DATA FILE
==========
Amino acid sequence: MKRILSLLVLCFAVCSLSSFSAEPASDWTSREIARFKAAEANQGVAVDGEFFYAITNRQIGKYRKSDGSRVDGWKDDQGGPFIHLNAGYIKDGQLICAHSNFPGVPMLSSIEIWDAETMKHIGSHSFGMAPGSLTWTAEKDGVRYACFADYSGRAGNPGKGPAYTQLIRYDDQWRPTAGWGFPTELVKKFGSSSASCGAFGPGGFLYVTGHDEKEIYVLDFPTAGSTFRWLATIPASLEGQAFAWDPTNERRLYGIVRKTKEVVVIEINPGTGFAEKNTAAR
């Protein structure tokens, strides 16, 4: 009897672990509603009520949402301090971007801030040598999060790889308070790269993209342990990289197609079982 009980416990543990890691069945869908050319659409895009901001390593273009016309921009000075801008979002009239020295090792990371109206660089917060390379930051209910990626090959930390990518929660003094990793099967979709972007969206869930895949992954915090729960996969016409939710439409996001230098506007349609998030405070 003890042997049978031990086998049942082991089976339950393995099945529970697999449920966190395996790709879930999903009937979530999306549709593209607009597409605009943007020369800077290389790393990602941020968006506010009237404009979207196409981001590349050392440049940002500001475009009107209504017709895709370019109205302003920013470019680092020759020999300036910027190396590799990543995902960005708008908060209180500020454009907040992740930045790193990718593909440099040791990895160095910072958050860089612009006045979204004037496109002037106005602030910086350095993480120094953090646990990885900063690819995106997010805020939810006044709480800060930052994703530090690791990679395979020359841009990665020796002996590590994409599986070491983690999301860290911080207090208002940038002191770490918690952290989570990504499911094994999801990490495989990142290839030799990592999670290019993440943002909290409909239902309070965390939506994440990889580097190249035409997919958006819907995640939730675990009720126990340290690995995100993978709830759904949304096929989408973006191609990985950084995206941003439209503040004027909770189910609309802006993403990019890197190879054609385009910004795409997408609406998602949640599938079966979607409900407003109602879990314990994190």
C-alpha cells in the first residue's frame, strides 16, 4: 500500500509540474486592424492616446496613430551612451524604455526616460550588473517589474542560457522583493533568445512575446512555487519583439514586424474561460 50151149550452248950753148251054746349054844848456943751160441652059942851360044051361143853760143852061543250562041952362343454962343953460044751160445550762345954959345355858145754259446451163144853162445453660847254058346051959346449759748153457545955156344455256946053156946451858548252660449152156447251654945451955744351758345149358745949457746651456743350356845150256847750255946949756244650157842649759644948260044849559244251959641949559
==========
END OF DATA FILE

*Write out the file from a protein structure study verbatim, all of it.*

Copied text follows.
Amino acid sequence: MKRILSLLVLCFAVCSLSSFSAEPASDWTSREIARFKAAEANQGVAVDGEFFYAITNRQIGKYRKSDGSRVDGWKDDQGGPFIHLNAGYIKDGQLICAHSNFPGVPMLSSIEIWDAETMKHIGSHSFGMAPGSLTWTAEKDGVRYACFADYSGRAGNPGKGPAYTQLIRYDDQWRPTAGWGFPTELVKKFGSSSASCGAFGPGGFLYVTGHDEKEIYVLDFPTAGSTFRWLATIPASLEGQAFAWDPTNERRLYGIVRKTKEVVVIEINPGTGFAEKNTAAR
């Protein structure tokens, strides 16, 4: 009897672990509603009520949402301090971007801030040598999060790889308070790269993209342990990289197609079982 009980416990543990890691069945869908050319659409895009901001390593273009016309921009000075801008979002009239020295090792990371109206660089917060390379930051209910990626090959930390990518929660003094990793099967979709972007969206869930895949992954915090729960996969016409939710439409996001230098506007349609998030405070 003890042997049978031990086998049942082991089976339950393995099945529970697999449920966190395996790709879930999903009937979530999306549709593209607009597409605009943007020369800077290389790393990602941020968006506010009237404009979207196409981001590349050392440049940002500001475009009107209504017709895709370019109205302003920013470019680092020759020999300036910027190396590799990543995902960005708008908060209180500020454009907040992740930045790193990718593909440099040791990895160095910072958050860089612009006045979204004037496109002037106005602030910086350095993480120094953090646990990885900063690819995106997010805020939810006044709480800060930052994703530090690791990679395979020359841009990665020796002996590590994409599986070491983690999301860290911080207090208002940038002191770490918690952290989570990504499911094994999801990490495989990142290839030799990592999670290019993440943002909290409909239902309070965390939506994440990889580097190249035409997919958006819907995640939730675990009720126990340290690995995100993978709830759904949304096929989408973006191609990985950084995206941003439209503040004027909770189910609309802006993403990019890197190879054609385009910004795409997408609406998602949640599938079966979607409900407003109602879990314990994190």
C-alpha cells in the first residue's frame, strides 16, 4: 500500500509540474486592424492616446496613430551612451524604455526616460550588473517589474542560457522583493533568445512575446512555487519583439514586424474561460 50151149550452248950753148251054746349054844848456943751160441652059942851360044051361143853760143852061543250562041952362343454962343953460044751160445550762345954959345355858145754259446451163144853162445453660847254058346051959346449759748153457545955156344455256946053156946451858548252660449152156447251654945451955744351758345149358745949457746651456743350356845150256847750255946949756244650157842649759644948260044849559244251959641949559